I am currently a wrestler at Boise State University. I grew up in Sandy, Utah, and I started wrestling at 8-years-old. I was a three-time state champion and a national champion. I was heavily recruited by many colleges including Ohio State, Iowa State, Arizona State and Boise State.
I chose to become a Bronco because the program was ranked No. 2 in the NCAA and was the best Division I wrestling team in the Northwest. BSU wrestling has always had a strong tradition of achieving excellence. It has turned young men into NCAA champions, All-Americans and world team members.
While the success of BSU wrestling has been tremendous on the mat, the real success has come from how the program has taught life-essential character traits such as hard work, sacrifice, discipline and integrity.
Whether it is wrestling, baseball, music or the fine arts, most parents want to provide opportunities for their children to develop their talents and these important character traits. We all want our children to have opportunities to achieve their dreams and go as far as their determination and talents will take them. Regardless of the sport or discipline, it is inspiring to know that our youth can continue to improve at the collegiate level.
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On April 22, I attended the Idaho State Youth Wrestling Championships in Kuna. It was incredible to see these elementary and middle school athletes from all over the state compete. Idaho has some of the best youth wrestling programs in the nation. At the close of this tournament, every participant came together to raise a banner that read: “Save BSU wrestling!” Idaho’s young wrestlers need the opportunity to dream.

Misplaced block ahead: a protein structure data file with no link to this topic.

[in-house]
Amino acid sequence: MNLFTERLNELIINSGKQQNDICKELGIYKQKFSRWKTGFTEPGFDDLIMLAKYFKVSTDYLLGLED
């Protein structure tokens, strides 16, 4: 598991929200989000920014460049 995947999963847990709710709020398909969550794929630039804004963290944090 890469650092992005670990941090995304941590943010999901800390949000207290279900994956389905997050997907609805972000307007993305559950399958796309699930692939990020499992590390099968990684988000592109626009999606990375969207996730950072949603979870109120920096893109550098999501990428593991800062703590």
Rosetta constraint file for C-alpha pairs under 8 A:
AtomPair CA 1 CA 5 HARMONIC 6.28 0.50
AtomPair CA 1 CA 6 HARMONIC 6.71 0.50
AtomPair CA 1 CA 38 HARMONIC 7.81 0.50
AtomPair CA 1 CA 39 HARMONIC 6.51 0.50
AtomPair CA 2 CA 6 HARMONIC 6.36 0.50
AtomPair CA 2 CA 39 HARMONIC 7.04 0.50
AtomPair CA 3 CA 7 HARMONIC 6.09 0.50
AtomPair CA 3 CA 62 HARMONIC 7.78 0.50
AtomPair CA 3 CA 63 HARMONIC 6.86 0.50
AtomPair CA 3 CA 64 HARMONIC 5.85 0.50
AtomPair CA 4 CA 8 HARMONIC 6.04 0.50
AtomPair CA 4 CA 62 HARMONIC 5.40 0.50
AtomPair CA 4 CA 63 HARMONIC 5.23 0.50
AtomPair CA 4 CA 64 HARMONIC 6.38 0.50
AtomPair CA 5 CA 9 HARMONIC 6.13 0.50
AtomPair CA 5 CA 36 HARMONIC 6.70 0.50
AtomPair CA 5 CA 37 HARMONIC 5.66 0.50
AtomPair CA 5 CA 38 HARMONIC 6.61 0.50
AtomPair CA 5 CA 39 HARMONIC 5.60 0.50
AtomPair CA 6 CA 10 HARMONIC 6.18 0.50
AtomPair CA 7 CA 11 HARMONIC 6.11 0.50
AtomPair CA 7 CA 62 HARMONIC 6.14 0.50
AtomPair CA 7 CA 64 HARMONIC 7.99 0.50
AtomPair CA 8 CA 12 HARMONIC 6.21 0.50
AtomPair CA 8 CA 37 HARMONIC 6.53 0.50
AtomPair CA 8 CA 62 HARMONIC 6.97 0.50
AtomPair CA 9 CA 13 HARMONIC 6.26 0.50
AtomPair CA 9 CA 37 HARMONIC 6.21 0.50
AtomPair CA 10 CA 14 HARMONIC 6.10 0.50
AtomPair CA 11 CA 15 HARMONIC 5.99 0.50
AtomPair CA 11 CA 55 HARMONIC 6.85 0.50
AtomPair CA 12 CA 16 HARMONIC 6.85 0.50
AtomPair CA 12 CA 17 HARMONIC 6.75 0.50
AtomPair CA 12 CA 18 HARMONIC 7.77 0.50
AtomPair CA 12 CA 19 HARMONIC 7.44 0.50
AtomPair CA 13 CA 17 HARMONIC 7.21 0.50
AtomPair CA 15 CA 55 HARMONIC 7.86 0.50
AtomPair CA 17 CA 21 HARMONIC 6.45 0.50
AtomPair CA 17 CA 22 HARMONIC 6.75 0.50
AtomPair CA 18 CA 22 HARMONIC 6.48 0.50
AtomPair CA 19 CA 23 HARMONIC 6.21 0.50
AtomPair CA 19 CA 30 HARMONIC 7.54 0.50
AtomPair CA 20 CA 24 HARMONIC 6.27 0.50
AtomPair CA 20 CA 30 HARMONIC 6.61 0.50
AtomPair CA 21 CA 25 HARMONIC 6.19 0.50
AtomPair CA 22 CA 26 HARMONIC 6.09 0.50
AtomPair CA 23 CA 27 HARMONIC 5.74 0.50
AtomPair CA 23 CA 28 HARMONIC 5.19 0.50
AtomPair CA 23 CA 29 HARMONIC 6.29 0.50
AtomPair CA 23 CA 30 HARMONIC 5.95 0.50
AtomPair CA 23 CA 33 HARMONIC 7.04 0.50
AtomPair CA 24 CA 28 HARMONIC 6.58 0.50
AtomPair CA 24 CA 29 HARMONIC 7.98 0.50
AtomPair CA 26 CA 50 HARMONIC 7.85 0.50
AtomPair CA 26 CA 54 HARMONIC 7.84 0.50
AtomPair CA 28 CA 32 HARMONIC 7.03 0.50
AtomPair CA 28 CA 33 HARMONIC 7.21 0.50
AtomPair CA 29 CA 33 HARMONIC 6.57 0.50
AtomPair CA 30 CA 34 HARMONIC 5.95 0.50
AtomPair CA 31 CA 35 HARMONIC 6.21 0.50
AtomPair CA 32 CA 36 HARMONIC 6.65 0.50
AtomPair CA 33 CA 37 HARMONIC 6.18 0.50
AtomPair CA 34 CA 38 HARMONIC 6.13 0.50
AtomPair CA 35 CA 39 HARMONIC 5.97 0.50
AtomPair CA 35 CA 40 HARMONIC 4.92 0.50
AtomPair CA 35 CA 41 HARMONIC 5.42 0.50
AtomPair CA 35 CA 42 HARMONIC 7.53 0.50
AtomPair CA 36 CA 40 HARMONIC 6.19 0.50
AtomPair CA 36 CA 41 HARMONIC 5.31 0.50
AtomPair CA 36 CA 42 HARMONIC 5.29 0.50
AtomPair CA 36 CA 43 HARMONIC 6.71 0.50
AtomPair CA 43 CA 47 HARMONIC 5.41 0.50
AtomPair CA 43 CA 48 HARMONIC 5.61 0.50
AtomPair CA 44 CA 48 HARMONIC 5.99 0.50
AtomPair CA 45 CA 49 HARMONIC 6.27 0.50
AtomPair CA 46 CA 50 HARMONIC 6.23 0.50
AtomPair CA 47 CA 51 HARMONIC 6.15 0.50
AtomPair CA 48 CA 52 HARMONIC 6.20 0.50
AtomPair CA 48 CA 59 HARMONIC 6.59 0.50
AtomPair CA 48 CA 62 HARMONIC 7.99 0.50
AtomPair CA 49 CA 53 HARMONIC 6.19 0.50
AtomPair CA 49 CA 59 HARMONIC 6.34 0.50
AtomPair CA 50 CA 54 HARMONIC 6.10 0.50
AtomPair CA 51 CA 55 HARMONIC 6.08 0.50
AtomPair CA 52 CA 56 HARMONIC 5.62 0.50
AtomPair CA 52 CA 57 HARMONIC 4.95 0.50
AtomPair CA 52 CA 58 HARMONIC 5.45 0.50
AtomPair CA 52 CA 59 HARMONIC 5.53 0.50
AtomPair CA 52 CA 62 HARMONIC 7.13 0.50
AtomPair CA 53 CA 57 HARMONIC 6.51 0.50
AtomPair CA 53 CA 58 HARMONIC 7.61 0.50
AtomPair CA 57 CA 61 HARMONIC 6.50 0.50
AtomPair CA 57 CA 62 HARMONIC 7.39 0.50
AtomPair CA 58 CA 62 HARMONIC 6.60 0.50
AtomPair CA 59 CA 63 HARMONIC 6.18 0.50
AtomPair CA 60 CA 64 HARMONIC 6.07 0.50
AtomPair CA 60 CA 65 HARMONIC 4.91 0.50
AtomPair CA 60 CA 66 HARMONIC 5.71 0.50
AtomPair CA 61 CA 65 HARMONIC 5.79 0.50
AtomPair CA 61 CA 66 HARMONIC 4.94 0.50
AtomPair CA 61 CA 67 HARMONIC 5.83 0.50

Boise State president Bob Kustra told the Idaho Statesman, “I think it’s great we have such a solid baseball program across the Valley. And yet, if someone wants to go on and play Division I ball they have to go someplace else.” Baseball is a great sport, but my question is what about the kids who wrestle? Should what President Kustra said not be true for both sports?
Just last summer, Boise State Athletic Director Curt Apsey spoke to the wrestling team and told us the program was not going away. He told us the community loves and supports wrestling and that we were going to continue to make Boise State wrestling a dominate force in the NCAA.
Wrestling is more than a sport. It is a tool that molds young men into great members of society. We cannot afford to lose wrestling in the great city of Boise, the state of Idaho and in the Northwest. I ask them to reconsider this decision. If this is a financial decision, then give us the opportunity to raise the money. If this is not a financial decision, then please support both wrestling and baseball.
Give us an opportunity to save the program and sport we love.
Carson Kuhn is a junior at Boise State University.